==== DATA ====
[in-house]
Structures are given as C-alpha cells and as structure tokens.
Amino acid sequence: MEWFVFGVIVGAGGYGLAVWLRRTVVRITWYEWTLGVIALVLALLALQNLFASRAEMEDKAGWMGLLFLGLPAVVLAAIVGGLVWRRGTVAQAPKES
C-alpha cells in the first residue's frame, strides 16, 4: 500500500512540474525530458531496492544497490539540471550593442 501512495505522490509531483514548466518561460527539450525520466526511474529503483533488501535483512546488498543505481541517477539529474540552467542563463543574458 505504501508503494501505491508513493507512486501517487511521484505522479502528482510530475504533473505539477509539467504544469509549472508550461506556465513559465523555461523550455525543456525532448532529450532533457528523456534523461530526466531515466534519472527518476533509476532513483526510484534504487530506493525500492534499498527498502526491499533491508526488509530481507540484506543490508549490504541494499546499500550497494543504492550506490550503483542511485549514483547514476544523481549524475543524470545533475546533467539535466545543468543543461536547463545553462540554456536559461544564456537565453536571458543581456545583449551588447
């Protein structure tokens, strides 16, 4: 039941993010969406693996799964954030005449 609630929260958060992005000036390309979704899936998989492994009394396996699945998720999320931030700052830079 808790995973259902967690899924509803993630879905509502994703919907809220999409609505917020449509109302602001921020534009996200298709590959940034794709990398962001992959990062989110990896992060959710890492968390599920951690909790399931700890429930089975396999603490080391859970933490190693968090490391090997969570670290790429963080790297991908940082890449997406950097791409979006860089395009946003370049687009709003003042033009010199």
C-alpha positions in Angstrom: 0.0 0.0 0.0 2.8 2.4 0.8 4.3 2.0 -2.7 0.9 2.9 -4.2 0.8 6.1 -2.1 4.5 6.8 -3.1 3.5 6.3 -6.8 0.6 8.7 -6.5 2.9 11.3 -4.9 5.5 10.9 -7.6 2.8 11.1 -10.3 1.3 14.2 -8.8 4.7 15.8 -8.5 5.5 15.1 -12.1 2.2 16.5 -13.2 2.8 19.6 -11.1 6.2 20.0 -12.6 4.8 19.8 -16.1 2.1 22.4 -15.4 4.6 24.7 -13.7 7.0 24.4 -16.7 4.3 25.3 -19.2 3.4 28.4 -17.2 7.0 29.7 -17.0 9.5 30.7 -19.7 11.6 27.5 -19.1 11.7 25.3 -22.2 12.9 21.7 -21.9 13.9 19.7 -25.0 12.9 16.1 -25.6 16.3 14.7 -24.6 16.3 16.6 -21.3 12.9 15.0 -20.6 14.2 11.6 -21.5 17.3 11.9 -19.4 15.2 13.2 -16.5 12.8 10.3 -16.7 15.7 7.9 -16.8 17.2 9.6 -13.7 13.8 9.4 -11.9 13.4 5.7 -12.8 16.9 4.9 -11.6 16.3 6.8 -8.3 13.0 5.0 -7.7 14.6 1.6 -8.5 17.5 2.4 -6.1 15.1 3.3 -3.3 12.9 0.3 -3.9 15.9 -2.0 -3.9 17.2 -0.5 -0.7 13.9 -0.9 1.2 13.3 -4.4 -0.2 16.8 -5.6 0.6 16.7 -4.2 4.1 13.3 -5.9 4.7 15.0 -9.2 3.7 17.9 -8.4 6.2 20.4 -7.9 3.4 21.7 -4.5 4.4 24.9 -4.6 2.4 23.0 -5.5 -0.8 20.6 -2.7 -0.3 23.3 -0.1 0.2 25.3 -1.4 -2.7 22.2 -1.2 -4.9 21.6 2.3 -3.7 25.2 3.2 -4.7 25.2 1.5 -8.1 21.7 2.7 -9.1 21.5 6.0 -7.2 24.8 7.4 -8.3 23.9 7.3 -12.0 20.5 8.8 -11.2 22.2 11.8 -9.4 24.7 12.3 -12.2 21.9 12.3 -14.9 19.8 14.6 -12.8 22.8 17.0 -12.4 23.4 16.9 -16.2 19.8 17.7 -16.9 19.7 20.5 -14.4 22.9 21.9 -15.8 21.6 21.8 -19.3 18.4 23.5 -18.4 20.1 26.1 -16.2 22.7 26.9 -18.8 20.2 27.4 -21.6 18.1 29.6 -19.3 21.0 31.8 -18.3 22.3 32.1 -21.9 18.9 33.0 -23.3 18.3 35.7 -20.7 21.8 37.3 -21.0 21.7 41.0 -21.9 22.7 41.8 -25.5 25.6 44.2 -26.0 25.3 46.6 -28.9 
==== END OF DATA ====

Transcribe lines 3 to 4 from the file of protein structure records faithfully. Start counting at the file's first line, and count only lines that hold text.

Amino acid sequence: MEWFVFGVIVGAGGYGLAVWLRRTVVRITWYEWTLGVIALVLALLALQNLFASRAEMEDKAGWMGLLFLGLPAVVLAAIVGGLVWRRGTVAQAPKES
C-alpha cells in the first residue's frame, strides 16, 4: 500500500512540474525530458531496492544497490539540471550593442 501512495505522490509531483514548466518561460527539450525520466526511474529503483533488501535483512546488498543505481541517477539529474540552467542563463543574458 505504501508503494501505491508513493507512486501517487511521484505522479502528482510530475504533473505539477509539467504544469509549472508550461506556465513559465523555461523550455525543456525532448532529450532533457528523456534523461530526466531515466534519472527518476533509476532513483526510484534504487530506493525500492534499498527498502526491499533491508526488509530481507540484506543490508549490504541494499546499500550497494543504492550506490550503483542511485549514483547514476544523481549524475543524470545533475546533467539535466545543468543543461536547463545553462540554456536559461544564456537565453536571458543581456545583449551588447